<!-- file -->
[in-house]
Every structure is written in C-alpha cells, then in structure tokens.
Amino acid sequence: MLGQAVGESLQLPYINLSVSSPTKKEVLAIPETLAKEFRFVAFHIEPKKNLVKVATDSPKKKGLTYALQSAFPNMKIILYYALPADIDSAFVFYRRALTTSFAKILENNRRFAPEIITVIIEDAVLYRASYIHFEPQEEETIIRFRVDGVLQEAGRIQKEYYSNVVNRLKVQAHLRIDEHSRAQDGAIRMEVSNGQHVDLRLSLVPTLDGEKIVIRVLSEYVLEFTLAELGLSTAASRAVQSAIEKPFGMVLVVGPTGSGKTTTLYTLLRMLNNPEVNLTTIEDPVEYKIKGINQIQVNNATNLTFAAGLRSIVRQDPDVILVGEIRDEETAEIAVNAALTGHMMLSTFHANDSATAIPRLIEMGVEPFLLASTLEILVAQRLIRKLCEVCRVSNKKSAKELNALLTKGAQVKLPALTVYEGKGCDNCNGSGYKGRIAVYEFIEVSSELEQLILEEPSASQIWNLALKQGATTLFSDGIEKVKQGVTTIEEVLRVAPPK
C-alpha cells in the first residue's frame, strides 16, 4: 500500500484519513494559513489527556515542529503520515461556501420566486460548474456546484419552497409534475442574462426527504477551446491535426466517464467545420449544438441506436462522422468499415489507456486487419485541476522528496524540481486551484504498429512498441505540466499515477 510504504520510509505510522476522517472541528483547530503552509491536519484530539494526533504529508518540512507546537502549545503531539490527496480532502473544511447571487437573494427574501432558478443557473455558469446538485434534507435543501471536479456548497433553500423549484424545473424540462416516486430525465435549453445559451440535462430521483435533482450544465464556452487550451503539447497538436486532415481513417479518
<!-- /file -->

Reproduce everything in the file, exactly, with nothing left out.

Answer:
[in-house]
Every structure is written in C-alpha cells, then in structure tokens.
Amino acid sequence: MLGQAVGESLQLPYINLSVSSPTKKEVLAIPETLAKEFRFVAFHIEPKKNLVKVATDSPKKKGLTYALQSAFPNMKIILYYALPADIDSAFVFYRRALTTSFAKILENNRRFAPEIITVIIEDAVLYRASYIHFEPQEEETIIRFRVDGVLQEAGRIQKEYYSNVVNRLKVQAHLRIDEHSRAQDGAIRMEVSNGQHVDLRLSLVPTLDGEKIVIRVLSEYVLEFTLAELGLSTAASRAVQSAIEKPFGMVLVVGPTGSGKTTTLYTLLRMLNNPEVNLTTIEDPVEYKIKGINQIQVNNATNLTFAAGLRSIVRQDPDVILVGEIRDEETAEIAVNAALTGHMMLSTFHANDSATAIPRLIEMGVEPFLLASTLEILVAQRLIRKLCEVCRVSNKKSAKELNALLTKGAQVKLPALTVYEGKGCDNCNGSGYKGRIAVYEFIEVSSELEQLILEEPSASQIWNLALKQGATTLFSDGIEKVKQGVTTIEEVLRVAPPK
C-alpha cells in the first residue's frame, strides 16, 4: 500500500484519513494559513489527556515542529503520515461556501420566486460548474456546484419552497409534475442574462426527504477551446491535426466517464467545420449544438441506436462522422468499415489507456486487419485541476522528496524540481486551484504498429512498441505540466499515477 510504504520510509505510522476522517472541528483547530503552509491536519484530539494526533504529508518540512507546537502549545503531539490527496480532502473544511447571487437573494427574501432558478443557473455558469446538485434534507435543501471536479456548497433553500423549484424545473424540462416516486430525465435549453445559451440535462430521483435533482450544465464556452487550451503539447497538436486532415481513417479518